Guest author Giuseppe Gori argues for a more distributed consensus model
Blockchain Problems-Decentralization is one of the buzzwords of blockchain technology: companies and web sites have sprung up that include this word as part of their name.
Decentralization has been touted as a most advanced feature in fintech. The acronym DLT (Decentralized Ledger Technology) has become a synonym for blockchain in the fintech permissioned environment.
Few realize that decentralization is itself the problem, and has kept blockchain technology stalled for many years.
Let me explain:
In the 1960s, computer systems were centralized, or configured as a star network. Only in the early 1970s did the need to connect computers from multiple manufacturers become urgent.
At the time, the nodes of the few existing communication networks were typically organized hierarchically, but from the very beginning the protocols implemented in the nodes of the ARPA, RPCNET, PISA and other groundbreaker networks preceding the internet were designed with the general idea that no central node or authority should control, lead, be the center of, or own the network.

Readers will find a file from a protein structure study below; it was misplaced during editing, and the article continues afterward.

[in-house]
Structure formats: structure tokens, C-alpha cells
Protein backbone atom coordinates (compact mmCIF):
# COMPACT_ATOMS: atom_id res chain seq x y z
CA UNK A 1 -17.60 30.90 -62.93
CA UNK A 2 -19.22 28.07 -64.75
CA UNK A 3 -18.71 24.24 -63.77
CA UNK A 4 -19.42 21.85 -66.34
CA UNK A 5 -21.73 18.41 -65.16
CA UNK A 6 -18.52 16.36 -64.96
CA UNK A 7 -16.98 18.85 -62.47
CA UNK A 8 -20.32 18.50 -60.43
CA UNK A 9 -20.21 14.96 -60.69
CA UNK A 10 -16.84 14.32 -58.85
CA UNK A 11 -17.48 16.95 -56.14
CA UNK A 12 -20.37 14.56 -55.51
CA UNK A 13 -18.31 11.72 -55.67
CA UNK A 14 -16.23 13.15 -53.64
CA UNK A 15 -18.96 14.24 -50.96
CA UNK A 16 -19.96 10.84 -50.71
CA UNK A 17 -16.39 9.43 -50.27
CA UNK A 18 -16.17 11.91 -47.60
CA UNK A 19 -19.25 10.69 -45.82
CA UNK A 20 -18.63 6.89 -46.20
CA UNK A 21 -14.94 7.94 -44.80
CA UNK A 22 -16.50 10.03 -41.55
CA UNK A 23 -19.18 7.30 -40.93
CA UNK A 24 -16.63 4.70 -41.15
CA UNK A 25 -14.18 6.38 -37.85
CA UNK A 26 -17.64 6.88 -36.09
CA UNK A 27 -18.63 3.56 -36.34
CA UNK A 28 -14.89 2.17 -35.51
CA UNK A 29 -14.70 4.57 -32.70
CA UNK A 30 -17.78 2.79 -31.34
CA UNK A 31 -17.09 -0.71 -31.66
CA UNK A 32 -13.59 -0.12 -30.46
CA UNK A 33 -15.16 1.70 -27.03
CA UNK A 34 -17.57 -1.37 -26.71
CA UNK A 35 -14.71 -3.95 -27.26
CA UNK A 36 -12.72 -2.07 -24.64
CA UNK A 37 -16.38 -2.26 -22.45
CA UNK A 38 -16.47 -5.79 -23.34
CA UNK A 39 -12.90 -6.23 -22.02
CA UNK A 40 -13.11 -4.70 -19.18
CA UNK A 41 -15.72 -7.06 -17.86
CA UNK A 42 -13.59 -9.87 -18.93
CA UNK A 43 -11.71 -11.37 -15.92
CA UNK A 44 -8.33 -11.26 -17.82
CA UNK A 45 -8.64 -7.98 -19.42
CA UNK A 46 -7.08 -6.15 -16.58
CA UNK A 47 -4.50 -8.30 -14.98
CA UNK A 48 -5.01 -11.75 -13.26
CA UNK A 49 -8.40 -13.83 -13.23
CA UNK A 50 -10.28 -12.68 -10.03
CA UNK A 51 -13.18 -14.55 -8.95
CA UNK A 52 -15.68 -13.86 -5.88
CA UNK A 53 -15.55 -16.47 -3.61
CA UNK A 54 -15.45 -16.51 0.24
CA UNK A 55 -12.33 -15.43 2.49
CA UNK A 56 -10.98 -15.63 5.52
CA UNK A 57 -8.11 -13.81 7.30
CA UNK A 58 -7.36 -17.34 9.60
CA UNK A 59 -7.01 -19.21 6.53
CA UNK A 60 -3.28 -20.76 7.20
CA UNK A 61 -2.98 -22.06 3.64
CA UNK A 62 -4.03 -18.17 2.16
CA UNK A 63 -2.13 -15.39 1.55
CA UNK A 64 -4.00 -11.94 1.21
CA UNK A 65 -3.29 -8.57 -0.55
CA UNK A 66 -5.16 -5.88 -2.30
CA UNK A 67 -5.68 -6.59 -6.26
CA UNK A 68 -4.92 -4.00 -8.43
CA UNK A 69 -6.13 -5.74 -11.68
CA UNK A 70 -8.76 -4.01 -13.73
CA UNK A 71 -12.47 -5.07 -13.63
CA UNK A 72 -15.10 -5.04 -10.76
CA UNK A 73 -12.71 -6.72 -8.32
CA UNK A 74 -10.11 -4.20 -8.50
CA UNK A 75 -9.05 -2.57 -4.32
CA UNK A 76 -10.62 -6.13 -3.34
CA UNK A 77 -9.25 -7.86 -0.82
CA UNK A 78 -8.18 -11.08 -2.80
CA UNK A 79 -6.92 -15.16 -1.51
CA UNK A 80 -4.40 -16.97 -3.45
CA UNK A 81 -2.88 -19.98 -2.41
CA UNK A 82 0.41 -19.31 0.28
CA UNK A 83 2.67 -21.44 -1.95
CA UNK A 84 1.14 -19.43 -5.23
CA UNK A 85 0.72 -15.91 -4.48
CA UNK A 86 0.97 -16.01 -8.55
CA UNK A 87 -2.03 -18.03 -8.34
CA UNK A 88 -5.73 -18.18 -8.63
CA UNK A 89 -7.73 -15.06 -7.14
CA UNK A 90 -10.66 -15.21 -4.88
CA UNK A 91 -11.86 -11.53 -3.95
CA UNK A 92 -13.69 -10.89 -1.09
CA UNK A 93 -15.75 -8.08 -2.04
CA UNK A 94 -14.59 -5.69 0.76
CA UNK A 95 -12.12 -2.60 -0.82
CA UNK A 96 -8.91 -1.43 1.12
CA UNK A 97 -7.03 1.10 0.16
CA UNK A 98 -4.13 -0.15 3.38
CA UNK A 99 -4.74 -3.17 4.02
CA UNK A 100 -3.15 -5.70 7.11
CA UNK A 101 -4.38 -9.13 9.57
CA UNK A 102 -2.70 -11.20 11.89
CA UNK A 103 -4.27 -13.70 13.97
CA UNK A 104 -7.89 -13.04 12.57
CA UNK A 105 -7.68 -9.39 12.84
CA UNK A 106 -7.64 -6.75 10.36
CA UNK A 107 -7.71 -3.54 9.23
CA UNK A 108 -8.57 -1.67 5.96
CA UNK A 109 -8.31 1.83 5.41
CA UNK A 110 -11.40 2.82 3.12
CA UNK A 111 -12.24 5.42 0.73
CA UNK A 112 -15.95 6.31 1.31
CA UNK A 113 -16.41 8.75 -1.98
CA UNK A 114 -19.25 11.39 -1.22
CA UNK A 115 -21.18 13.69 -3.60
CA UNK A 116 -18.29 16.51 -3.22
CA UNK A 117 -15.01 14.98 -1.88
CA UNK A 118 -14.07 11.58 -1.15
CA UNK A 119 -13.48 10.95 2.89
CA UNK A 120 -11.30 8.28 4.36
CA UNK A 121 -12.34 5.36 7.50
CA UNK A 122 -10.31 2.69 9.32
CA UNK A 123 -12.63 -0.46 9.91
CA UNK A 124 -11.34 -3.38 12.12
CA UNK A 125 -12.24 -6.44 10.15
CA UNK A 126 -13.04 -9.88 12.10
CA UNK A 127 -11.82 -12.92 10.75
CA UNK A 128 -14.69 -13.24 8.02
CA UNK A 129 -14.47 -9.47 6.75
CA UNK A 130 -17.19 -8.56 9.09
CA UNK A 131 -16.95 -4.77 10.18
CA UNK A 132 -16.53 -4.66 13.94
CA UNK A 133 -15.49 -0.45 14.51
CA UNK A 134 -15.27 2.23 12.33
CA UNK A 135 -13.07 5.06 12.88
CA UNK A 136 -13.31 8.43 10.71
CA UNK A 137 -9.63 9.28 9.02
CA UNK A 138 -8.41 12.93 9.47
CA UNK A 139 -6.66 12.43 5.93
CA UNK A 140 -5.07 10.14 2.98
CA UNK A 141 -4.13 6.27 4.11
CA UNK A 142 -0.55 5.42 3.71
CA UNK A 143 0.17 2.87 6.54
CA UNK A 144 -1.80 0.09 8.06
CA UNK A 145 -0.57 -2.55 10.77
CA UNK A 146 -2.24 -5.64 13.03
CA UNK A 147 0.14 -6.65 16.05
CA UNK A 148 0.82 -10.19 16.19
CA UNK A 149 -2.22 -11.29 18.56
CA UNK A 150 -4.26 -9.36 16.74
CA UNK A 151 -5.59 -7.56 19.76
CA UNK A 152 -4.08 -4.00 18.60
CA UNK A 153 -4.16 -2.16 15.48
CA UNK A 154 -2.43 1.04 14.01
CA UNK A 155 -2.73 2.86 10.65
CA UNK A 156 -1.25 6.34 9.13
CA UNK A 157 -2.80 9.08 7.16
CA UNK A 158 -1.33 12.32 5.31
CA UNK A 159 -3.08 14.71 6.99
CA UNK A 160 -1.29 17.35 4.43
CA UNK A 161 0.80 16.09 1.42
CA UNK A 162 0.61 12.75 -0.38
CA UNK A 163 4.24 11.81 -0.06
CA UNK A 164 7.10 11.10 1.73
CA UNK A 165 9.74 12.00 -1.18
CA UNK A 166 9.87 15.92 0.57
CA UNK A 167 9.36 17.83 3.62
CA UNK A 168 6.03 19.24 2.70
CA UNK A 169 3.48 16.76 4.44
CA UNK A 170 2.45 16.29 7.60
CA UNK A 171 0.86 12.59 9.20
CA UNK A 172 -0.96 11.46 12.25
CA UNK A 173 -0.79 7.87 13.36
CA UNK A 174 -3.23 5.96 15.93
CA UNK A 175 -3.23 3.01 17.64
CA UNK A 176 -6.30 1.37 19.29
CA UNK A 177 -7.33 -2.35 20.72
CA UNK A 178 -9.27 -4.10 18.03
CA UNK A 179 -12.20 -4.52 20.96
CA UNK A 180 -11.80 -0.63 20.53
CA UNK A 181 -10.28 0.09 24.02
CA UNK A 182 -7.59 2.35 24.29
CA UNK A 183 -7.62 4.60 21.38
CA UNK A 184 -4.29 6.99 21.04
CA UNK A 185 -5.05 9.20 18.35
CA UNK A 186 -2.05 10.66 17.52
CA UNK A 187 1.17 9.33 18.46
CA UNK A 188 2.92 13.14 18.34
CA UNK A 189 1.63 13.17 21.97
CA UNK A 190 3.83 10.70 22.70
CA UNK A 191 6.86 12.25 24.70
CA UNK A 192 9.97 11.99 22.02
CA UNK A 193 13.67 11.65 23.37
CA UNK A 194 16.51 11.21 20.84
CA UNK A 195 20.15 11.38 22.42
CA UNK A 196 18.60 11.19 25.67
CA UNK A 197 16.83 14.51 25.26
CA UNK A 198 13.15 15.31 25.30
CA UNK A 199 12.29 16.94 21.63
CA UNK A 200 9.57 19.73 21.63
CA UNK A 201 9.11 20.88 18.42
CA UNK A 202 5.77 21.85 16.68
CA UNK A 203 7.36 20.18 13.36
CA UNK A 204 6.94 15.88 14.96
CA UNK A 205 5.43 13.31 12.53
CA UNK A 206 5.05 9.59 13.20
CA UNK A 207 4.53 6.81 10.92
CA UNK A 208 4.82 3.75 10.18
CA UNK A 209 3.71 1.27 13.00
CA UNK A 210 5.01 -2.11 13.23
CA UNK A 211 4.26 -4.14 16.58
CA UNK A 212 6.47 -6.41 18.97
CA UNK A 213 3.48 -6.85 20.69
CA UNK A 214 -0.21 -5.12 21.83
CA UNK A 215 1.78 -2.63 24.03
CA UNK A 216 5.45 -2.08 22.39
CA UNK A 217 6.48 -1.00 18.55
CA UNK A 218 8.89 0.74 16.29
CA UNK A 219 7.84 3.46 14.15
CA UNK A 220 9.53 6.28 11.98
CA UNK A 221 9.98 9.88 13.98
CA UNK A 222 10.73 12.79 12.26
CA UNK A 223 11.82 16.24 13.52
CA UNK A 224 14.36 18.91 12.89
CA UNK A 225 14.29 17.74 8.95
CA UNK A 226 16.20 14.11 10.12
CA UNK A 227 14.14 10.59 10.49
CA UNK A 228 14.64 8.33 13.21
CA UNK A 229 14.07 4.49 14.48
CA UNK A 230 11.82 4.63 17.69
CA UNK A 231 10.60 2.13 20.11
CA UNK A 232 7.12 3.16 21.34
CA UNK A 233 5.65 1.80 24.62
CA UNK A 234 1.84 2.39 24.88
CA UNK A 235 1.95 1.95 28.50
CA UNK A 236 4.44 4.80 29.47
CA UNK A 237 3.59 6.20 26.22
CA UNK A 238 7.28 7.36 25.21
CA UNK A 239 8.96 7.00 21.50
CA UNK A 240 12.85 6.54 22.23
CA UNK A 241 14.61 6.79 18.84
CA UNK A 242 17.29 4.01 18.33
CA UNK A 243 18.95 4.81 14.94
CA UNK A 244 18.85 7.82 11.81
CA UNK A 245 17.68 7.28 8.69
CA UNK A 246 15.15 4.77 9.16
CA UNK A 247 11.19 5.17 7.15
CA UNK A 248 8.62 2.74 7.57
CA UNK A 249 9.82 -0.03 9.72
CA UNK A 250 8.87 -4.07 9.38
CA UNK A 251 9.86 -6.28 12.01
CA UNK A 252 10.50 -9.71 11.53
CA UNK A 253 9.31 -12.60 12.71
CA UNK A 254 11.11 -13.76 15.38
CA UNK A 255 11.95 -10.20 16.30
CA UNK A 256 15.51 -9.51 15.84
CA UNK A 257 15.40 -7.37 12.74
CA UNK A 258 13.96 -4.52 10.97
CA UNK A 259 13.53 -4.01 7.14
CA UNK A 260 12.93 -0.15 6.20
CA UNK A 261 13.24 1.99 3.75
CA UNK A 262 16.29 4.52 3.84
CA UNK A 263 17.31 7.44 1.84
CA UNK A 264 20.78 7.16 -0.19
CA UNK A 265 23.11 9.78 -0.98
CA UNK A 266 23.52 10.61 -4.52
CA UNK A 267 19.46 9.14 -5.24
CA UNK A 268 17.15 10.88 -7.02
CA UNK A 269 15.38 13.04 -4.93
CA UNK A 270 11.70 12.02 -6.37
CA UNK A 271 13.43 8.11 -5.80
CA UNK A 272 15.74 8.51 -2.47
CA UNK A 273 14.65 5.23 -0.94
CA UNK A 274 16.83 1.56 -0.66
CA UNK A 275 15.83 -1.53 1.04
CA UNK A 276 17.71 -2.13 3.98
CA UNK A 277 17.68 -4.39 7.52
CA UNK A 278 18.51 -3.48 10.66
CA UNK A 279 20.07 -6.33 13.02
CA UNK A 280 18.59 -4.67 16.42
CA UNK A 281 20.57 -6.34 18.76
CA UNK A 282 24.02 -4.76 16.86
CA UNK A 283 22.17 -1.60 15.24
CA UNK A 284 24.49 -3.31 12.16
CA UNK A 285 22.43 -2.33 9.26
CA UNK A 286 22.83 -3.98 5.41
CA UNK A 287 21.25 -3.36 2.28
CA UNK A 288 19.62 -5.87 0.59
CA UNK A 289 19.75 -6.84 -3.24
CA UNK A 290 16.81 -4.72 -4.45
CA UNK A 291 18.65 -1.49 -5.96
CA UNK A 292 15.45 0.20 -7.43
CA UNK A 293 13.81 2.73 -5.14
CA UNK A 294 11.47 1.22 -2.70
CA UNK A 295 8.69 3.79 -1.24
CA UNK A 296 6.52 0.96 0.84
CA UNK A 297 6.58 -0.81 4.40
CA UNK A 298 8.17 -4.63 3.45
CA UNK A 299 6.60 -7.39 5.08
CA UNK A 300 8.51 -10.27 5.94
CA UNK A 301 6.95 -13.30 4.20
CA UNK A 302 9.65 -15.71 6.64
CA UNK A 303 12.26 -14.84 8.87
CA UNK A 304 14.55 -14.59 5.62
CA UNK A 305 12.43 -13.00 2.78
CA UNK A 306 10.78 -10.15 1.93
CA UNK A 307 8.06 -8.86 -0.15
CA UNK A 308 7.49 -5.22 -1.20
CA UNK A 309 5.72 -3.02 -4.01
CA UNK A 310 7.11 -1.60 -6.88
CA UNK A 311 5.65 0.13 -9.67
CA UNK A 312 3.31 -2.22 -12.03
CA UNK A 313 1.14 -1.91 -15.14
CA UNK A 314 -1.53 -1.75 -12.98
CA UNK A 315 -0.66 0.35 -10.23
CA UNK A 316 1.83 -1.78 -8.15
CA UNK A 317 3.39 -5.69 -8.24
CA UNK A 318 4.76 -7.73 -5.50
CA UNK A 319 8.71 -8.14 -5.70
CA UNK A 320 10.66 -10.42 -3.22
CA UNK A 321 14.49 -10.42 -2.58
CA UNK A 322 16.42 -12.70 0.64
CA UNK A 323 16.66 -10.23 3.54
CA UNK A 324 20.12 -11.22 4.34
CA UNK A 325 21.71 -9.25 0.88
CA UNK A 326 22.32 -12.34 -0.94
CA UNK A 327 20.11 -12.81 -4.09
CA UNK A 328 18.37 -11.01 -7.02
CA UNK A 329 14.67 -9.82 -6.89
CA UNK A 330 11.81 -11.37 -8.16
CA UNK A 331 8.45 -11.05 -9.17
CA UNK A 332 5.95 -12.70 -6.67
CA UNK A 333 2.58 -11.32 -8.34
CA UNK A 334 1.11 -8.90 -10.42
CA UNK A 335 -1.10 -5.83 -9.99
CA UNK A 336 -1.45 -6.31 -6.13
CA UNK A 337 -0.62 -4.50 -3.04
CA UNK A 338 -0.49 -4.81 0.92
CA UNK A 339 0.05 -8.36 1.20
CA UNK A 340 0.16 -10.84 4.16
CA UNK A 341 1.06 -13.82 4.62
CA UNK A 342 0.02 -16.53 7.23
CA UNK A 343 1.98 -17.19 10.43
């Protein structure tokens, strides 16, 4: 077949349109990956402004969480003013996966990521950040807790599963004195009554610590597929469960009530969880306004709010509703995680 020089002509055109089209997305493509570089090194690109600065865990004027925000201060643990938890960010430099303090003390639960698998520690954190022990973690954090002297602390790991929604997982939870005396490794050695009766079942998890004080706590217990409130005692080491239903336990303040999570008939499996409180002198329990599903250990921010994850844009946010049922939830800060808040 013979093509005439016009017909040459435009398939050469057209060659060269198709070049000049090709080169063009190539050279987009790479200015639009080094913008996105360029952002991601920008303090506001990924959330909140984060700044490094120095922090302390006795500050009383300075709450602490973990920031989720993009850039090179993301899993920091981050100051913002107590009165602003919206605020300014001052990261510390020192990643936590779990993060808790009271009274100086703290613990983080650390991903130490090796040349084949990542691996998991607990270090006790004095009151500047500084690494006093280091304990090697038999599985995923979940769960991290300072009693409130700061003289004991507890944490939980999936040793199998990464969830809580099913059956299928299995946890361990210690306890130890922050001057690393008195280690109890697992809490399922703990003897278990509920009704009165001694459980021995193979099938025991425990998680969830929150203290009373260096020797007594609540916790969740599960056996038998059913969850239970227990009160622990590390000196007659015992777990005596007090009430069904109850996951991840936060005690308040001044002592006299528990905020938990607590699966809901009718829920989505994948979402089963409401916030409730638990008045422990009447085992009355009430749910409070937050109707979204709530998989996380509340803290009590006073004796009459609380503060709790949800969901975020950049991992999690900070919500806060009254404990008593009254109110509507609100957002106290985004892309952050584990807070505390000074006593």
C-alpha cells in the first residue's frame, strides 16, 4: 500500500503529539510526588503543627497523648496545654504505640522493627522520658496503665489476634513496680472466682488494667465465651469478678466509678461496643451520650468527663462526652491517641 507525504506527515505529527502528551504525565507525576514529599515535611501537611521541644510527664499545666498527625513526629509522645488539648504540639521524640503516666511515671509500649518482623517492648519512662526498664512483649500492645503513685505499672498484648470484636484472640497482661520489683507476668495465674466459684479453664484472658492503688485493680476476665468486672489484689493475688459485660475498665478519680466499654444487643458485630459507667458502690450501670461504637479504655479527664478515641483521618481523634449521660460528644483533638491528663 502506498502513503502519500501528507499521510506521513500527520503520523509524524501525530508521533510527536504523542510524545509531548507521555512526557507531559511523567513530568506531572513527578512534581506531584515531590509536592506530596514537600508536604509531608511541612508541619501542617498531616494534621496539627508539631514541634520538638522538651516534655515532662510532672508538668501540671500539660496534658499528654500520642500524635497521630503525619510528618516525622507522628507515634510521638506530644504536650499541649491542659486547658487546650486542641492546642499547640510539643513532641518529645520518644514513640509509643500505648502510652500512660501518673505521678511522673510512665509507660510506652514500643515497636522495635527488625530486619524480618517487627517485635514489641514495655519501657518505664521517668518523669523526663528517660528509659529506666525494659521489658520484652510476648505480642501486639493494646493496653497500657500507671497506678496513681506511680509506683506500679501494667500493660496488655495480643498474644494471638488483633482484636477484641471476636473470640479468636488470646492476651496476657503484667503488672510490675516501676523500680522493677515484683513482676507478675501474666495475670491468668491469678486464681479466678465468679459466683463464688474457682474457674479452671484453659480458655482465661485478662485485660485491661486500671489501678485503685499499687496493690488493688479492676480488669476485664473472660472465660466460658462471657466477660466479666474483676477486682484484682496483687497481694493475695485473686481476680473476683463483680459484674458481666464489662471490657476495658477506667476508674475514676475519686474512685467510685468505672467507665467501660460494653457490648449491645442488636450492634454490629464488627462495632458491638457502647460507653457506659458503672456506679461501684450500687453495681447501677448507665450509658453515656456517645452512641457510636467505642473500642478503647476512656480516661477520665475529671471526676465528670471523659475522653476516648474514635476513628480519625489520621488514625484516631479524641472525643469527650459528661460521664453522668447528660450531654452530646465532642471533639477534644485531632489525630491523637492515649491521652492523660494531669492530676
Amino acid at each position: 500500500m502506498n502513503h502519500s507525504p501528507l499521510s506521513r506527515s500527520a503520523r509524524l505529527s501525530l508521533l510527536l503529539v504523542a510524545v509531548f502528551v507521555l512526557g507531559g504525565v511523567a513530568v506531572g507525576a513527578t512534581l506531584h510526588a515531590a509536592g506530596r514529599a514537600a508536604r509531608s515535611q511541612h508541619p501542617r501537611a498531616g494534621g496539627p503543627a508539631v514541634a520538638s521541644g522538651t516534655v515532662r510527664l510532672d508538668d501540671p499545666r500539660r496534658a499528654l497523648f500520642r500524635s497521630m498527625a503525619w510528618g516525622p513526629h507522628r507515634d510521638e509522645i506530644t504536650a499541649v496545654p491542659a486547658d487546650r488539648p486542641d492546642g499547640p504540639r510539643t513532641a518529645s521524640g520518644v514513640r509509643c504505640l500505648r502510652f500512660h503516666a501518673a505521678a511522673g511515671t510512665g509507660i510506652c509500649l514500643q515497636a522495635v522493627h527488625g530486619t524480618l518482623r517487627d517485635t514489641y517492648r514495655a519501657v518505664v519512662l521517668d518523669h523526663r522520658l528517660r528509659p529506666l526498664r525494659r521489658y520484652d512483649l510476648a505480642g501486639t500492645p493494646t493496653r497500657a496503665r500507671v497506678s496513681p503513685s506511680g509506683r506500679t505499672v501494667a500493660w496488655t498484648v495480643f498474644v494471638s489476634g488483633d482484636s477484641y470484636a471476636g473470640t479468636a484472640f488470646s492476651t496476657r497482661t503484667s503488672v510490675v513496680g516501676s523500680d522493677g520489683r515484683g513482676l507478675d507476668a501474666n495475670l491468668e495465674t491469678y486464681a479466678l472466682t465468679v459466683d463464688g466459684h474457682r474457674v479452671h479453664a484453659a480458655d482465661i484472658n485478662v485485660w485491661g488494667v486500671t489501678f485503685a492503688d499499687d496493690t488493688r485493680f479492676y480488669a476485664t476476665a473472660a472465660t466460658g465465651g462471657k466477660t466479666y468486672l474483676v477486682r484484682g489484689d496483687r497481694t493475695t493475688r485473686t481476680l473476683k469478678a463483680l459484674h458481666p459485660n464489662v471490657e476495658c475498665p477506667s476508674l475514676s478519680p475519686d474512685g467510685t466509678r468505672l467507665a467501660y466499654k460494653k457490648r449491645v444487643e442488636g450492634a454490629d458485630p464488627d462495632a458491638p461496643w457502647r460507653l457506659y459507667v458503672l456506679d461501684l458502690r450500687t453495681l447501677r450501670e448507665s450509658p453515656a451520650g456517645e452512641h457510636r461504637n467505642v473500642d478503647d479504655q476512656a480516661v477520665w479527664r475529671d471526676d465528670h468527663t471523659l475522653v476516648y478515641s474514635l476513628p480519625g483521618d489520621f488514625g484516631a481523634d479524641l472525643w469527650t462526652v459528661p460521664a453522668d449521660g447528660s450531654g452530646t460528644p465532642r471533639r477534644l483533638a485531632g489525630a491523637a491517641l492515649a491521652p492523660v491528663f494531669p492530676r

In other words, we knew that a centralized, star, multi-tier network, with its innate bottlenecks, was not going to satisfy even the 1970’s requirements of thousands of users. We also guessed that by reducing the number of bottlenecks through decentralization the problem would be reduced, but not solved. We knew that a solution would have to use a distributed, peer-to-peer model.
Since many organizations would be involved in the provision of nodes, links, and possibly-unreliable hardware and software, we had to assume that the network was unreliable. We did not know how a consistent set of data, or even a single transaction, could be maintained in multiple databases through an unreliable network when any node could generate a message or, in fintech terminology, a financial transaction. The problem was further compounded by the presence of deliberately malicious players.